Monoclonal antibodies against β-amyloid (Aβ) for the treatment of Alzheimer's disease: The Aβ target at a crossroads

Francesco Panza, Vincenza Frisardi, Bruno P. Imbimbo, Davide Seripa, Vincenzo Solfrizzi, Alberto Pilotto

Research output: Contribution to journalArticlepeer-review


Several second-generation active β-amyloid (Aβ) vaccines and passive Aβ immunotherapies are under clinical investigation with the aim of boosting Aβ clearance from the brain of the Alzheimer's disease (AD) patients. However, the preliminary cognitive efficacy of bapineuzumab, a humanized anti-Aβ monoclonal antibody, appears uncertain. Moreover, the occurrence of vasogenic edema and, more rarely, brain microhemorrhages, especially in apolipoprotein E ε4 carriers, have led to abandoning of the highest dose of the drug. Solanezumab, another humanized anti-Aβ monoclonal antibody, was shown to neutralize soluble Aβ oligomers, which is believed to be the more neurotoxic Aβ species. Phase II studies showed a good safety profile of solanezumab while studies on cerebrospinal and plasma biomarkers documented good signals of pharmacodynamic activity. However, the preliminary equivocal cognitive results obtained with bapineuzumab as well as the detrimental cognitive effects observed with semagacestat, a potent γ-secretase inhibitor, raise the possibility that targeting Aβ may not be clinically efficacious in AD. The results of four ongoing large Phase III trials on bapineuzumab and two Phase III trials on solanezumab will tell us if passive anti-Aβ immunization is able to alter the course of this devastating disease, and if Aβ is still a viable target for anti-AD drugs.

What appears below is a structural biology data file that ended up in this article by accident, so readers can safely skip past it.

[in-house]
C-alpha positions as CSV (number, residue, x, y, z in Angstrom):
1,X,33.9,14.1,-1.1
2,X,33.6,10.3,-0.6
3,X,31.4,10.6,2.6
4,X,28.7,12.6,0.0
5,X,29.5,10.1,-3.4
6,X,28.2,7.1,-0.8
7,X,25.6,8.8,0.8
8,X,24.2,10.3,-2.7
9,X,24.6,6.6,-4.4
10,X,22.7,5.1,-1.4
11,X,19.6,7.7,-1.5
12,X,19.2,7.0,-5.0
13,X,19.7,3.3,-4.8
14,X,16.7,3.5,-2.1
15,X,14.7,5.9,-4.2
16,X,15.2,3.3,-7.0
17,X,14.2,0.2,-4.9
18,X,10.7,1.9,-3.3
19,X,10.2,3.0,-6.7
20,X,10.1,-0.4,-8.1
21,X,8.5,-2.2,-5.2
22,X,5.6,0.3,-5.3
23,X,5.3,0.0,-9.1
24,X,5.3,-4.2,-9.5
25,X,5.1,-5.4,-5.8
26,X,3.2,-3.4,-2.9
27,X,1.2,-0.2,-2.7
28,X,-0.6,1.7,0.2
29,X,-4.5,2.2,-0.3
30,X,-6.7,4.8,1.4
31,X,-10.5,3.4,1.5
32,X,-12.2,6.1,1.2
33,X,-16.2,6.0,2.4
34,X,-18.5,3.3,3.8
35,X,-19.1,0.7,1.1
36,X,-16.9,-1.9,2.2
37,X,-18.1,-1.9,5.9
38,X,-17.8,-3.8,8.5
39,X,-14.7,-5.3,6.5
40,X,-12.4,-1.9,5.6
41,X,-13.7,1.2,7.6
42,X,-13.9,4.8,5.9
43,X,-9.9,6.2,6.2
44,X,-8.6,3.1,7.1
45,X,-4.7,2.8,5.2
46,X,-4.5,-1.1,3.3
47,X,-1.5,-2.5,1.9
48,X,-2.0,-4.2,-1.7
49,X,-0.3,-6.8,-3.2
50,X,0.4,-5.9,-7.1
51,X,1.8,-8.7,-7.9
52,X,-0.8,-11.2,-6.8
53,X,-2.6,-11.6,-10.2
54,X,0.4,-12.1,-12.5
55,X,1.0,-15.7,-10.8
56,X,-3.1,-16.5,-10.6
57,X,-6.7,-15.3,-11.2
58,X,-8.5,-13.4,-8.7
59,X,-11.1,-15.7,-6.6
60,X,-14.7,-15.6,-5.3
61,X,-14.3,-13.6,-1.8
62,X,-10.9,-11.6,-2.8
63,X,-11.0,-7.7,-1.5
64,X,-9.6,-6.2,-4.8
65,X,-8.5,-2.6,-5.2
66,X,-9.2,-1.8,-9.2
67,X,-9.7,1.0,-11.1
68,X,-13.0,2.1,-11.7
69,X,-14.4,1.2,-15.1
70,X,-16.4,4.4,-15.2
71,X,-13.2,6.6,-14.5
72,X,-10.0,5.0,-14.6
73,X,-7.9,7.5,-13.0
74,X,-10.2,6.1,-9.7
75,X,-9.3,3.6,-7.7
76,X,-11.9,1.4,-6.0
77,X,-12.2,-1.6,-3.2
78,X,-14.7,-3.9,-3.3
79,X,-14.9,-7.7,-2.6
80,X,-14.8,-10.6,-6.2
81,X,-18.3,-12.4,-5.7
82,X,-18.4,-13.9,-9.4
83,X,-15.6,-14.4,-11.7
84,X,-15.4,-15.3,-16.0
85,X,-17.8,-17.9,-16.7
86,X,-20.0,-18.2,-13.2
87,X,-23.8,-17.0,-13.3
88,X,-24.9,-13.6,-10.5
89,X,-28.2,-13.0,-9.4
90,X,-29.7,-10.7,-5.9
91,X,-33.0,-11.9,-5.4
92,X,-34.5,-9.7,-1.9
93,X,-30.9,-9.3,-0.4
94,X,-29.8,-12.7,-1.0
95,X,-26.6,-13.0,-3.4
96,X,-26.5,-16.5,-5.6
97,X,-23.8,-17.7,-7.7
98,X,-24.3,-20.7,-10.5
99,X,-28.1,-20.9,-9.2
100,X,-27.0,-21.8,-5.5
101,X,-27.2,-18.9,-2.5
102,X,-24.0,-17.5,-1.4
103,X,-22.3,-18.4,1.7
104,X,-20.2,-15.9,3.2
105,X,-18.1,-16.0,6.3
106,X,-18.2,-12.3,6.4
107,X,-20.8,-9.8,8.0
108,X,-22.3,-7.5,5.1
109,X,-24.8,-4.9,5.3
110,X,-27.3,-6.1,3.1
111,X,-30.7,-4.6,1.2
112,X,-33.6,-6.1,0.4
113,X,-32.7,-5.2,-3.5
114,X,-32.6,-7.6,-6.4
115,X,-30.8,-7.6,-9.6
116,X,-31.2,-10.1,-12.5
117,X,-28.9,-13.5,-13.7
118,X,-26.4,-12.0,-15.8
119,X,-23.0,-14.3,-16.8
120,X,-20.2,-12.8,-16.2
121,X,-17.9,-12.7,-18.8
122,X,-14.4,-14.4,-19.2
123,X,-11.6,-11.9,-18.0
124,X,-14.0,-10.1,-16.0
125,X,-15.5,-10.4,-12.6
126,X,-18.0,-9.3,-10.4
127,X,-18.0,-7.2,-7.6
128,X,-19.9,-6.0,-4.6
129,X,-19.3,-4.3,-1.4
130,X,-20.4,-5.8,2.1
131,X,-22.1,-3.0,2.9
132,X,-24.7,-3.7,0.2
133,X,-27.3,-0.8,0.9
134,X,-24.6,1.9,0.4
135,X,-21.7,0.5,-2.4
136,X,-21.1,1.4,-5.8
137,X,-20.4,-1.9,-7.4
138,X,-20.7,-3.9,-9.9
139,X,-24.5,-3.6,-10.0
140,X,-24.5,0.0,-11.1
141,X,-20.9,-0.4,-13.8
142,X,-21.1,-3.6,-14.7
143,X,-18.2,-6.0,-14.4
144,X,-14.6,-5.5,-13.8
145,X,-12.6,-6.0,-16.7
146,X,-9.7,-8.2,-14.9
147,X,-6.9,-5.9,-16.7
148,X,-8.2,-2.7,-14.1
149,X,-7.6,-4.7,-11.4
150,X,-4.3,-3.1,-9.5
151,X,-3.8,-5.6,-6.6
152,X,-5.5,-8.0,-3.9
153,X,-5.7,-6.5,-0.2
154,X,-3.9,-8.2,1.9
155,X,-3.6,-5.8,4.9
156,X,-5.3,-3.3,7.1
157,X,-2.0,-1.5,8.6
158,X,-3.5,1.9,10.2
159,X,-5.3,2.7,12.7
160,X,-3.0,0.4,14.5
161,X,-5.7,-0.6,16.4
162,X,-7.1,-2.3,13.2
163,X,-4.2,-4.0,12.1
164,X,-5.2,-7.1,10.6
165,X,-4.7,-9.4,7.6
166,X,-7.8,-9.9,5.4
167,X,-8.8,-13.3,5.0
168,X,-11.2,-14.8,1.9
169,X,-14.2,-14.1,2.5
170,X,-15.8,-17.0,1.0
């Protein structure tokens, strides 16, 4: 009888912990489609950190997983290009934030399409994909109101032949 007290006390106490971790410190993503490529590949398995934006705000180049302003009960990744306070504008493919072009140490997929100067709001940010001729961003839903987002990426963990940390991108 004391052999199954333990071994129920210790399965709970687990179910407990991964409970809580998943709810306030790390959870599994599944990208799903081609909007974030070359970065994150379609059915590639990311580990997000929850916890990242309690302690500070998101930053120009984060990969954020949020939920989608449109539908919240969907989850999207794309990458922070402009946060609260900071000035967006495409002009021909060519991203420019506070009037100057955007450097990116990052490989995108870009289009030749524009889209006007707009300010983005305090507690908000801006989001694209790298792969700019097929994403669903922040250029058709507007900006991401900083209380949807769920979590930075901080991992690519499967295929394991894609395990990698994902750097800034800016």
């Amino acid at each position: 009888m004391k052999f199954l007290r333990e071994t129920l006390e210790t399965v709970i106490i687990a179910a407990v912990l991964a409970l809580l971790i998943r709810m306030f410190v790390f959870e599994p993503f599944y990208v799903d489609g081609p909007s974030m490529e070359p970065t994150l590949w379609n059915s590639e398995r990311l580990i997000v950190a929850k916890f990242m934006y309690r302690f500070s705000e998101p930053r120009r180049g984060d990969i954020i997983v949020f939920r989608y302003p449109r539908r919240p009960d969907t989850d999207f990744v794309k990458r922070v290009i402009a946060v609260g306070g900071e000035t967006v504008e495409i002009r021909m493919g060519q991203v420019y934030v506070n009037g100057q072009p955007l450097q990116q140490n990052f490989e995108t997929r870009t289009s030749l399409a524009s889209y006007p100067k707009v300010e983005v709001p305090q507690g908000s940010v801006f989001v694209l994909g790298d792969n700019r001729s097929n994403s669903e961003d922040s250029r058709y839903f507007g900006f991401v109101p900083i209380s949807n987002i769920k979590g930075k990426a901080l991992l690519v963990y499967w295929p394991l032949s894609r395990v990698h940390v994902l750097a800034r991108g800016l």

Original languageEnglish
Pages (from-to)679-686
Number of pages8
JournalExpert Opinion on Biological Therapy
Issue number6
Publication statusPublished - Jun 2011


  • β-amyloid
  • active immunotherapy
  • Alzheimer's disease
  • bapineuzumab
  • passive immunotherapy
  • solanezumab

ASJC Scopus subject areas

  • Pharmacology
  • Clinical Biochemistry
  • Drug Discovery


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